Waters has indicated that his father was originally a conscientious objector during the outbreak of World War II. However, as the Nazi German expansion grew, Waters' father felt compelled to join the armed forces. Waters goes on to say, "So he went back to the conscription board in London and told them he had changed his mind. He was commissioned as a second lieutenant in the Royal Fusiliers, which is how he ended up here 70 years ago. He believed he was involved in a necessary fight against the Nazis, and for that he paid the ultimate price."
The song made its first CD appearance on a promotional disc in conjunction with Roger Waters' 1990 live performance of The Wall at Potsdamer Platz in Berlin. This was the original Pink Floyd recording from The Wall movie, and had a running time of 3 minutes.
It was generally released on CD on Pink Floyd's 2001 compilation album Echoes: The Best of Pink Floyd. With a duration of 3:42, this version is longer than the single release and features an extended intro section. There is less percussion heard in the Echoes mix, but the male choir comes in much earlier than it does in the single version.
The next time the song appeared was on the 2004 re-released, remastered version of The Final Cut, where it was placed between "One of the Few" and "The Hero's Return", this time an edited version of 3:16. This mix is similar to that of the Echoes version, but with a shorter intro.
The first verse is at the opening of the film, where Pink's father is cleaning and loading a revolver while smoking a cigarette and hearing bombs or bombers fly overhead. It then goes into the song "In the Flesh?", showing his fate. The second verse (after "Another Brick in the Wall Part 1") shows Pink finding his father's uniform, the letter of condolence, straight razor, and bullets. He then puts on the uniform, where it cuts between his father doing the same.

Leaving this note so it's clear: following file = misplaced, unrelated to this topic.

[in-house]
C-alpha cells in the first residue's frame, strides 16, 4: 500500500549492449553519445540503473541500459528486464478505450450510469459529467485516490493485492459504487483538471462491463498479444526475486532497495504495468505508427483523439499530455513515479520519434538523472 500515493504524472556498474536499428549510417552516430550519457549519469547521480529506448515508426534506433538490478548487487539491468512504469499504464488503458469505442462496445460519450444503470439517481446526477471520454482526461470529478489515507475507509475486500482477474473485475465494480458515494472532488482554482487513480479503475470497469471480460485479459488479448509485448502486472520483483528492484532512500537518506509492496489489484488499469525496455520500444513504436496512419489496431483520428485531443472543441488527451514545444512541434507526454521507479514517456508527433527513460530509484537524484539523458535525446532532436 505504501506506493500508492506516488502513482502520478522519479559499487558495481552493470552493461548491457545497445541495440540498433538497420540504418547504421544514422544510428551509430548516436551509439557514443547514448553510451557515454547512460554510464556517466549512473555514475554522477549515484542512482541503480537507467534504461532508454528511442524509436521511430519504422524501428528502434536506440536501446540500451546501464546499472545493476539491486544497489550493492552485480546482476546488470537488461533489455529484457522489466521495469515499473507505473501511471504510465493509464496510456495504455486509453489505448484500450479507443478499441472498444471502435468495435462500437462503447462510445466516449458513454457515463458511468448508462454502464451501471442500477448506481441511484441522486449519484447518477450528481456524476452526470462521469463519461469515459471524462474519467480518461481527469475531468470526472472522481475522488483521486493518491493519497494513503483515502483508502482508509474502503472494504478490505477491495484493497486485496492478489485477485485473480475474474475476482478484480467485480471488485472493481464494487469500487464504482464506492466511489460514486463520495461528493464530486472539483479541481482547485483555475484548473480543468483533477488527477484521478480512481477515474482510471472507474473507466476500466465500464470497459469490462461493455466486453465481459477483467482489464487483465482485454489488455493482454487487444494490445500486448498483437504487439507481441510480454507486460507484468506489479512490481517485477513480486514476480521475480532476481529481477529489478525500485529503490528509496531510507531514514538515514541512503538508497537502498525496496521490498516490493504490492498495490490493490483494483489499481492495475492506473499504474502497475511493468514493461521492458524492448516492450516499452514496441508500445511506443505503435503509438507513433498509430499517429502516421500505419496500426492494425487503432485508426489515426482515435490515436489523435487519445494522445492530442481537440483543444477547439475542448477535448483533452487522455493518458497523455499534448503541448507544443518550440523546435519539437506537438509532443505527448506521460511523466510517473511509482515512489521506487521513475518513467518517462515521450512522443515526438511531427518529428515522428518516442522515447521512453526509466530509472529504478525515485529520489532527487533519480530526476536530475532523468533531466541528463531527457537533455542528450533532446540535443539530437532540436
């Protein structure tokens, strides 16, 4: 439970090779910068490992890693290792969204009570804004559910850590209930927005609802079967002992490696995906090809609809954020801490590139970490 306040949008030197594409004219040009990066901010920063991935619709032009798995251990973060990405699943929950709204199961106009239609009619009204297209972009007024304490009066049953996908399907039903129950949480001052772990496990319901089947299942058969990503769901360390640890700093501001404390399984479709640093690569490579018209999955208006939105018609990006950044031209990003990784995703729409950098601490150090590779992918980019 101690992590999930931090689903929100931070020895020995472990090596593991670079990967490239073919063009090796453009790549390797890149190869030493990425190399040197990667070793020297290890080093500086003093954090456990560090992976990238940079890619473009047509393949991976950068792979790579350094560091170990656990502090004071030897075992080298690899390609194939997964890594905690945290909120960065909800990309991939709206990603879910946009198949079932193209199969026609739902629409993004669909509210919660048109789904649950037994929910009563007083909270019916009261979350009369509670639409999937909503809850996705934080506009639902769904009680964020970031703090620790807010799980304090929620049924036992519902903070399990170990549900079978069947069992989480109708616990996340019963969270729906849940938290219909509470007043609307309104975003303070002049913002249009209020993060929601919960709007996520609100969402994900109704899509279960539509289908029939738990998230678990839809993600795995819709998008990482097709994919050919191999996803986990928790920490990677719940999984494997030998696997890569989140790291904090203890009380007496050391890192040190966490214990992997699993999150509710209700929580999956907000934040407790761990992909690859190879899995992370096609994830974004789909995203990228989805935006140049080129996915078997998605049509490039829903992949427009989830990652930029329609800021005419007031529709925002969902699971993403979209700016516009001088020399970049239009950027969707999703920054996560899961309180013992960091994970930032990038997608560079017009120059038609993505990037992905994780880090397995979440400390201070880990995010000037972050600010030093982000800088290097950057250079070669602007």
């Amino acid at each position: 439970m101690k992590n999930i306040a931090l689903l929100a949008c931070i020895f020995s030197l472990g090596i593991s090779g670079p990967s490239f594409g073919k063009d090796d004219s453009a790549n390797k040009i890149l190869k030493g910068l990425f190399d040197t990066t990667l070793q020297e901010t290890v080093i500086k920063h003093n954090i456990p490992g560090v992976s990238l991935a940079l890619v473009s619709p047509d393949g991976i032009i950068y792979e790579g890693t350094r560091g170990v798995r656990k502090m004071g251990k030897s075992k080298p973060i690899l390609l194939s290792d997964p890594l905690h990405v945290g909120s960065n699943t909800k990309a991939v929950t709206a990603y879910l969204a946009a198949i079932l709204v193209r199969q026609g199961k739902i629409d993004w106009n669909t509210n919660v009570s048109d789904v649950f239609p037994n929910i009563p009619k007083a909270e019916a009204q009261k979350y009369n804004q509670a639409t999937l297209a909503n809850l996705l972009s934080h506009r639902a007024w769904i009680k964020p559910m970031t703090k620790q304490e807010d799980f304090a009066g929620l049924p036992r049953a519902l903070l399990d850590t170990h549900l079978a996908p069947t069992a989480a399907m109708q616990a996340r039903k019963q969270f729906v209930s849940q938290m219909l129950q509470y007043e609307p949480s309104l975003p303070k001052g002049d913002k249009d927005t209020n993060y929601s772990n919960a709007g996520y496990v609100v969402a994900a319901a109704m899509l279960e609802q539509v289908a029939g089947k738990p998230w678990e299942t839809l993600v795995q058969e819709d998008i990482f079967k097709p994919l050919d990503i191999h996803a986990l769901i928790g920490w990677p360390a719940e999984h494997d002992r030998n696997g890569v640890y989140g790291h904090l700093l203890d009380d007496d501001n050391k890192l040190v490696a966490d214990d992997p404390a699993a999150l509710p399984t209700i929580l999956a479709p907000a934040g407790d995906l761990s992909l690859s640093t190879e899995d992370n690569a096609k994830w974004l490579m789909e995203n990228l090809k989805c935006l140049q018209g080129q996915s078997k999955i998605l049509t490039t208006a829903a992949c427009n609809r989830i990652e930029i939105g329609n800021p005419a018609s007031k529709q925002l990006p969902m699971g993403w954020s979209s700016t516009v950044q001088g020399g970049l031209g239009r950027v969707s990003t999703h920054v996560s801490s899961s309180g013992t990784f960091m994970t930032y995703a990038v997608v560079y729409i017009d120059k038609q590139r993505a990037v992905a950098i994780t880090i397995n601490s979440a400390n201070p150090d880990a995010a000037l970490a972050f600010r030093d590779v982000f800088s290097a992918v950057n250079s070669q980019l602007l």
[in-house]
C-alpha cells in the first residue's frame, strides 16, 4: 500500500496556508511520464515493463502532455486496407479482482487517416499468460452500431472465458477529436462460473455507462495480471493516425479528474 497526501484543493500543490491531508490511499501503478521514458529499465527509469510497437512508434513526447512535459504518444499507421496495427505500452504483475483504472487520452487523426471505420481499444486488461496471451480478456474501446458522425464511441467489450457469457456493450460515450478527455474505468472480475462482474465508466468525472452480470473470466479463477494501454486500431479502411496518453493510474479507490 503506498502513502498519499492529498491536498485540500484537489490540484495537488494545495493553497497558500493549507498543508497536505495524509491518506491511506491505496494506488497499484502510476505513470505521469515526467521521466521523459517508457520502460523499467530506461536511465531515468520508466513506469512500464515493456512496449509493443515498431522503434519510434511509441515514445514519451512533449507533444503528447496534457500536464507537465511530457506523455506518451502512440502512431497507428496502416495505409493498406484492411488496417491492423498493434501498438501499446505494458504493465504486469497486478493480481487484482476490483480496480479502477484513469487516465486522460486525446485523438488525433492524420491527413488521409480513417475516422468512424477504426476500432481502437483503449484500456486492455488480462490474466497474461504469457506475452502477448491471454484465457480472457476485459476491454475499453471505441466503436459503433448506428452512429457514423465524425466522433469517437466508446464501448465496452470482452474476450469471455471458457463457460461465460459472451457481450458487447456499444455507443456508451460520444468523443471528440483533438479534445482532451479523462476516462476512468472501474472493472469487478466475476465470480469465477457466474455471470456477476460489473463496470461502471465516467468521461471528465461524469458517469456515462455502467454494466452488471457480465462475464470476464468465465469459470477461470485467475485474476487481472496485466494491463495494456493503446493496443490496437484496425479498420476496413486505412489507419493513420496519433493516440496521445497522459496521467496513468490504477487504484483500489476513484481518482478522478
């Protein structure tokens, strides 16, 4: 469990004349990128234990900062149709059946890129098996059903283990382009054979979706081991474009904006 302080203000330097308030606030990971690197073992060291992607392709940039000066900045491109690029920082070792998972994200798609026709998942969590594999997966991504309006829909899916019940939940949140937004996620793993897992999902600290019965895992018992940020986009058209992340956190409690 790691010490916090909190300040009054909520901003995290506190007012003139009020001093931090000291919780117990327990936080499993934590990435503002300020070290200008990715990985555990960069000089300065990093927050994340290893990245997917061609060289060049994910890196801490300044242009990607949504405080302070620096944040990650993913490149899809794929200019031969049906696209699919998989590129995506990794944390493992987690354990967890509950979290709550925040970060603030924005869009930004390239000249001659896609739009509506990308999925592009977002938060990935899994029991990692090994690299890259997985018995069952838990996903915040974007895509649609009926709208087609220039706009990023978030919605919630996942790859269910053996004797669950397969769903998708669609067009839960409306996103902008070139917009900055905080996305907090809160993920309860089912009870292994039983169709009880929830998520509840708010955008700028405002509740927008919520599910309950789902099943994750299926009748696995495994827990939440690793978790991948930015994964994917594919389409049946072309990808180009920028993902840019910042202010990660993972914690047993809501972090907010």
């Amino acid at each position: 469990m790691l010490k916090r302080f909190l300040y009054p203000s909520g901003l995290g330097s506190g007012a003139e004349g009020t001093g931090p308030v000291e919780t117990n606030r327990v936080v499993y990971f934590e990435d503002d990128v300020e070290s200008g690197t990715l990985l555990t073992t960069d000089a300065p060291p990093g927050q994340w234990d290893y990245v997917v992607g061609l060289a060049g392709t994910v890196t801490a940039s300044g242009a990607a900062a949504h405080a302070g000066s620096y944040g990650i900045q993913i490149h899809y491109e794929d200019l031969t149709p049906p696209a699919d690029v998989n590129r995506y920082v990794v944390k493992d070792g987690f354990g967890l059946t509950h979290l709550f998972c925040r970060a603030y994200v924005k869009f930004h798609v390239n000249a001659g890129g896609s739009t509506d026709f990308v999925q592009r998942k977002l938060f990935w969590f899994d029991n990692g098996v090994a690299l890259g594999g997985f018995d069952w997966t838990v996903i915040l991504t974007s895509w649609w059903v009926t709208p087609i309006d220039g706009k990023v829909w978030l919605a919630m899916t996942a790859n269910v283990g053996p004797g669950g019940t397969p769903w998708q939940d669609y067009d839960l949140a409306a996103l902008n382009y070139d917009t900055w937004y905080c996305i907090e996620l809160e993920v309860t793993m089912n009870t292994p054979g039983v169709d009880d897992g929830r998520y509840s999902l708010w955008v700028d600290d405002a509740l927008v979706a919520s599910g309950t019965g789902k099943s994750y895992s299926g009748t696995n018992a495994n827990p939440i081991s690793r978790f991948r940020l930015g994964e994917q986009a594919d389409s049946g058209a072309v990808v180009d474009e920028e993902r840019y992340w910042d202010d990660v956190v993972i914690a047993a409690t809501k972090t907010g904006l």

|UK Singles (Official Charts Company)||39|
|Canada Singles Chart||44|
- Strong, Martin C. (2004). The Great Rock Discography (7th ed.). Edinburgh: Canongate Books. p. 1177. ISBN 1-84195-551-5.
- Mabbett, Andy (1995). The Complete Guide to the Music of Pink Floyd. London: Omnibus Press. ISBN 0-7119-4301-X.
- Blake, Mark (2008). Comfortably Numb: The Inside Story of Pink Floyd. Cambridge, Massachusetts: Da Capo Press. pp. 13–14, 291. ISBN 978-0-306-81752-6.
- "Interview with Roger Waters". Wolfgang's Vault. 22 October 1984. Retrieved 16 January 2011.
- Edward D. Paule. "A History of the Royal Fusiliers Company =C". Retrieved 26 November 2011.
- "The Wall Analysis". Retrieved 30 May 2012.
- "Commonwealth War Graves Commission: WATERS, ERIC FLETCHER". Retrieved 4 Jan 2015.
- "Roger Waters Unveils Memorial To Late Father in Italy". Retrieved 4 Jan 2015.
- "Roger Waters memorialises his fallen WWII father". Retrieved 4 Jan 2015.
- "Echoes: the album credits". Pink Floyd. Archived from the original on 2 June 2010. Retrieved 20 June 2013.
- "Pink Floyd: Artist Chart History" Official Charts Company.
- Library and Archives Canada: Top Singles – Volume 37, No. 7, October 02 1982, October 2, 1982, retrieved July 16, 2014